Pictured: Scott Kazmir #26 of the Cleveland Indians delivers a pitch against the Minnesota Twins during the first inning of the game on September 28, 2013 at Target Field in Minneapolis, Minnesota. (Photo by Hannah Foslien/Getty Images)
Kazmir may have been one of the most unlikely successes of 2013. Signed to a minor league contract in December 2012, Kazmir hadn’t pitched in the majors regularly since 2010 when he posted a 5.94 ERA in 28 starts. A year before, he posted a 4.89 ERA in 26 starts in Tampa Bay and Los Angeles. His last decent season was as a 24-year old in 2008. Seemingly out of nowhere, he pitched respectively in Cleveland, many times dominantly, going 10-9 with a 4.04 ERA. He pitched around league average, but that was good enough to meet most expectations. He threw 158 innings for a decent rotation and struck out 162 batters, walking 47.
It’s entirely possible the Indians offer him the $14.1 million. It is possible Kazmir comes back, throws another solid season and helps stabilize the Indians rotation. It’s also entirely possible he reverts back to his 2009-2011 days. The Indians aren’t exactly a big-money team, so it’s reasonable they don’t make this offer. But they may do so, and if it’s likely Kazmir would take the offer if given to him.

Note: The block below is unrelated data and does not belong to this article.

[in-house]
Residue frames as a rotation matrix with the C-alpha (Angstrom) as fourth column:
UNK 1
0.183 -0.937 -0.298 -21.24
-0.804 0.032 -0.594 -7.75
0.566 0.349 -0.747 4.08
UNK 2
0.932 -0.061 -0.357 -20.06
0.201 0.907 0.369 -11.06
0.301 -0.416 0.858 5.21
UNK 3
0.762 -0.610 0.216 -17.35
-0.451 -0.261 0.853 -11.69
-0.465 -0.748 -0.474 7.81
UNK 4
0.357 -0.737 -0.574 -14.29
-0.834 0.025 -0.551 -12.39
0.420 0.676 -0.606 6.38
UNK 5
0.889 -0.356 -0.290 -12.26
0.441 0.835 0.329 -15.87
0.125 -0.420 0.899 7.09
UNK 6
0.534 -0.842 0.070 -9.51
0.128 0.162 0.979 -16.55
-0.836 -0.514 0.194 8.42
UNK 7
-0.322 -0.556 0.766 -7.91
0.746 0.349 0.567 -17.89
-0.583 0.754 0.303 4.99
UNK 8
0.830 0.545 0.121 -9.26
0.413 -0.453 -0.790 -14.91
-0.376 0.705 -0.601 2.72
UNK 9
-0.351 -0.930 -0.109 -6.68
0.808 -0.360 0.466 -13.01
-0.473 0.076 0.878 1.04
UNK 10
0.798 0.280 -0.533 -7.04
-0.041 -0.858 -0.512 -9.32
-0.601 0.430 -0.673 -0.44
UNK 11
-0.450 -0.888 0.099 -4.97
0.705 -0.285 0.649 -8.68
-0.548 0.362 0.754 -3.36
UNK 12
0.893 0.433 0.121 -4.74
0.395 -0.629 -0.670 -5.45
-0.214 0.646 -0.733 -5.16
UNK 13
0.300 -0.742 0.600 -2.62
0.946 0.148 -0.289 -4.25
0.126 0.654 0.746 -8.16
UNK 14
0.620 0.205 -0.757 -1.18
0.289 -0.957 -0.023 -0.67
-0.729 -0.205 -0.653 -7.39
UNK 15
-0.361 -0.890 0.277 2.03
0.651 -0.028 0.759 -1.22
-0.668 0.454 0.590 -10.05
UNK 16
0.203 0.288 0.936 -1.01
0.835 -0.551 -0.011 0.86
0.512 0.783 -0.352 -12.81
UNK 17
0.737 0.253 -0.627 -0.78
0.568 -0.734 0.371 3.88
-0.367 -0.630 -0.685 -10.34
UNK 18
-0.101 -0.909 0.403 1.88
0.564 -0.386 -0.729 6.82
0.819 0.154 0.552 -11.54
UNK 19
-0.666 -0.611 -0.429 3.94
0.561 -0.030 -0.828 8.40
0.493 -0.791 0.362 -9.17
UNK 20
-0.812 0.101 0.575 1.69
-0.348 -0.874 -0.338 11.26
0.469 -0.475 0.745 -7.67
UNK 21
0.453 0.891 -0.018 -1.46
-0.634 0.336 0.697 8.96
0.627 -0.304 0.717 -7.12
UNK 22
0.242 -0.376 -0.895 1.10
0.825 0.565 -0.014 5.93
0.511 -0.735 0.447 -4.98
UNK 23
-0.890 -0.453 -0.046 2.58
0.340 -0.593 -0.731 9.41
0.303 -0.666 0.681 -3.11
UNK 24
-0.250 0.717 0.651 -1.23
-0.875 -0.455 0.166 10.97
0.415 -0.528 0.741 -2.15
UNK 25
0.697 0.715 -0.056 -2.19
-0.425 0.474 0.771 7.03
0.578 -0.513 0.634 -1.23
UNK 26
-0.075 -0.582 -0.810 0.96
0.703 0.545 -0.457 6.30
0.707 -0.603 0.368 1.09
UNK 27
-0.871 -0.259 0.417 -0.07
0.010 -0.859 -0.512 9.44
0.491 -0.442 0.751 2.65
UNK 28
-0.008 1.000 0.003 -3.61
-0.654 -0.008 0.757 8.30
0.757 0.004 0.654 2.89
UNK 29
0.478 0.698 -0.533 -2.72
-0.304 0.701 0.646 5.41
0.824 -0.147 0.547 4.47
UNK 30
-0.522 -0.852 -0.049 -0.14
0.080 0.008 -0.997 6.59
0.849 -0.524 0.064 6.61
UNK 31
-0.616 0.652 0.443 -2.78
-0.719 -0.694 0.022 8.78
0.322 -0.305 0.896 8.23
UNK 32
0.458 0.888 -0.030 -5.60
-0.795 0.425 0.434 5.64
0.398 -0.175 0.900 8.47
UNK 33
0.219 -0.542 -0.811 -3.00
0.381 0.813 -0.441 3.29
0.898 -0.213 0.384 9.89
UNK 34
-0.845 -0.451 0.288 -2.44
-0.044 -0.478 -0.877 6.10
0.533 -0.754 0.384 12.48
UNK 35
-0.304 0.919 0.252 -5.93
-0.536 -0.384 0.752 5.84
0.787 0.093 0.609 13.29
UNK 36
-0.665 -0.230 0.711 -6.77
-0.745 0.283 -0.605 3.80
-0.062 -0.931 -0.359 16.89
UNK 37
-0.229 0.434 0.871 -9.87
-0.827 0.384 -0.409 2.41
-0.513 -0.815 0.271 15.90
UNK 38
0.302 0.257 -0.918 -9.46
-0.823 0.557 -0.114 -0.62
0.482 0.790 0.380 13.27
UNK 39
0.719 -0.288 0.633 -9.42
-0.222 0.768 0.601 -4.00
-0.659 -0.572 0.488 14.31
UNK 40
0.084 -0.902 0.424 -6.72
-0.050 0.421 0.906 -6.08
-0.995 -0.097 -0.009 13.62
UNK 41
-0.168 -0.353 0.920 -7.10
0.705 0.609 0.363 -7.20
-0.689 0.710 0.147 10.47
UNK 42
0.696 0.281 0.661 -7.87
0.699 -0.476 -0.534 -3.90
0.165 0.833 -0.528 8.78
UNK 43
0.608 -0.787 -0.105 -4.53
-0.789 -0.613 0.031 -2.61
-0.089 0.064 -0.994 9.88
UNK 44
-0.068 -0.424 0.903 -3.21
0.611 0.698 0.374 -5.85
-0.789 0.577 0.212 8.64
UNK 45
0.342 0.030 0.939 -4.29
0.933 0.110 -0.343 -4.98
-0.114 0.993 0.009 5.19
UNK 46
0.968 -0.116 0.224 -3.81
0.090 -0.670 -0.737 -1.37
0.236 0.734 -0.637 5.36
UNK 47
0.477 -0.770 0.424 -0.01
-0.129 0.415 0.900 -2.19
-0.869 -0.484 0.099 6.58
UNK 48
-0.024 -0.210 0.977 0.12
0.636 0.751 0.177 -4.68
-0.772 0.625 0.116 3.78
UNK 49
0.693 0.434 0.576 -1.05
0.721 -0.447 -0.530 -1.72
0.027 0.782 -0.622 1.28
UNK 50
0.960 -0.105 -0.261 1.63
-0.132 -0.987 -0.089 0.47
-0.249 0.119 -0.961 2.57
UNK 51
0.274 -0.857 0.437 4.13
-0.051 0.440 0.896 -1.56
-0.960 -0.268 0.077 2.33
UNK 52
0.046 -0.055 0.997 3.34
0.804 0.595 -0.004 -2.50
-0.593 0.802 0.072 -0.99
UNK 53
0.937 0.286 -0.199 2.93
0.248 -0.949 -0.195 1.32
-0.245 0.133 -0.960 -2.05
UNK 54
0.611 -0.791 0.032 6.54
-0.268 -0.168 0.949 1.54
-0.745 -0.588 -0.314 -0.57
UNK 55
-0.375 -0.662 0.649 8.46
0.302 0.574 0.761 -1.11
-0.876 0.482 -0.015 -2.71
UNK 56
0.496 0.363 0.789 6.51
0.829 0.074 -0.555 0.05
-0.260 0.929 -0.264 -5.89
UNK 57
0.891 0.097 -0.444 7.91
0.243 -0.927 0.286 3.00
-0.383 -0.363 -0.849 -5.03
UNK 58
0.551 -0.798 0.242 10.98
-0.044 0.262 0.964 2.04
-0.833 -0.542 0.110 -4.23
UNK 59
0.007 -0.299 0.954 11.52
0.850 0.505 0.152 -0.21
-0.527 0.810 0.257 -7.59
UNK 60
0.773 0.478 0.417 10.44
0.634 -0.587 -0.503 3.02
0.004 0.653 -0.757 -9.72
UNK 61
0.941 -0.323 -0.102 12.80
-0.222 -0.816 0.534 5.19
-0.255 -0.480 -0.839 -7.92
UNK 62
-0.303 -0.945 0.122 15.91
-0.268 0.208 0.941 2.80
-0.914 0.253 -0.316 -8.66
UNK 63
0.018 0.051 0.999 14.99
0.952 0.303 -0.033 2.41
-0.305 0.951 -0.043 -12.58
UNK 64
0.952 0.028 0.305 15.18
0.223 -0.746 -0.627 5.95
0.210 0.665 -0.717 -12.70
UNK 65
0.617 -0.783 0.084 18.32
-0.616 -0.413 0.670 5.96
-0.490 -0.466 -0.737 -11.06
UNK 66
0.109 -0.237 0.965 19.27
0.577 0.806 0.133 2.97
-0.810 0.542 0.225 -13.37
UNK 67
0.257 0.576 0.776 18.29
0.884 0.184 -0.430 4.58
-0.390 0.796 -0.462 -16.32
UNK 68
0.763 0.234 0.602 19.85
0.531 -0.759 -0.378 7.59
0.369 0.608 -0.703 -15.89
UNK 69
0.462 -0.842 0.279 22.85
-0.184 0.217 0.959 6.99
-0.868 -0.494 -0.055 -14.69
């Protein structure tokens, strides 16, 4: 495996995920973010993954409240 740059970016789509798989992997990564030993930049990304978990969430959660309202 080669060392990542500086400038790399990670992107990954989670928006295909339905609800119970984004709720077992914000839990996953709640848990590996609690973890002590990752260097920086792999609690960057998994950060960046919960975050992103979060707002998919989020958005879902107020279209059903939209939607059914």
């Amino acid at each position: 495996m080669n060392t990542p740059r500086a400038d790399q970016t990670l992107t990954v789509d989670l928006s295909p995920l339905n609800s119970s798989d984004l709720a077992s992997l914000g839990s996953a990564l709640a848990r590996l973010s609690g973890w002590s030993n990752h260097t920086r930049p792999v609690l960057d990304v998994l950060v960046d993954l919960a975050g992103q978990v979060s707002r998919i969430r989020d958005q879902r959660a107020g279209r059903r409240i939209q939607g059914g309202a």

Jason Giambi #25 of the Cleveland Indians celebrates after hiting a walk-off two-run home run to defeat the Chicago White Sox at Progressive Field on September 24, 2013 in Cleveland, Ohio. The Indians defeated the White Sox 5-4. (Photo by Jason Miller/Getty Images)
Jason Giambi – What can you say? The veteran was supposed to come in, be a role model for the younger players, provide some bench power and little else. He did those things and little else in 2013. But he won’t be paid $14.1 million. Expect to see Giambi as a coach somewhere, or perhaps, if another team is in need of his one-year services as the Indians were, could offer him a very similar deal. The Indians only gave him a minor league contract to start out..who knows if another team does the same to the 42-year-old.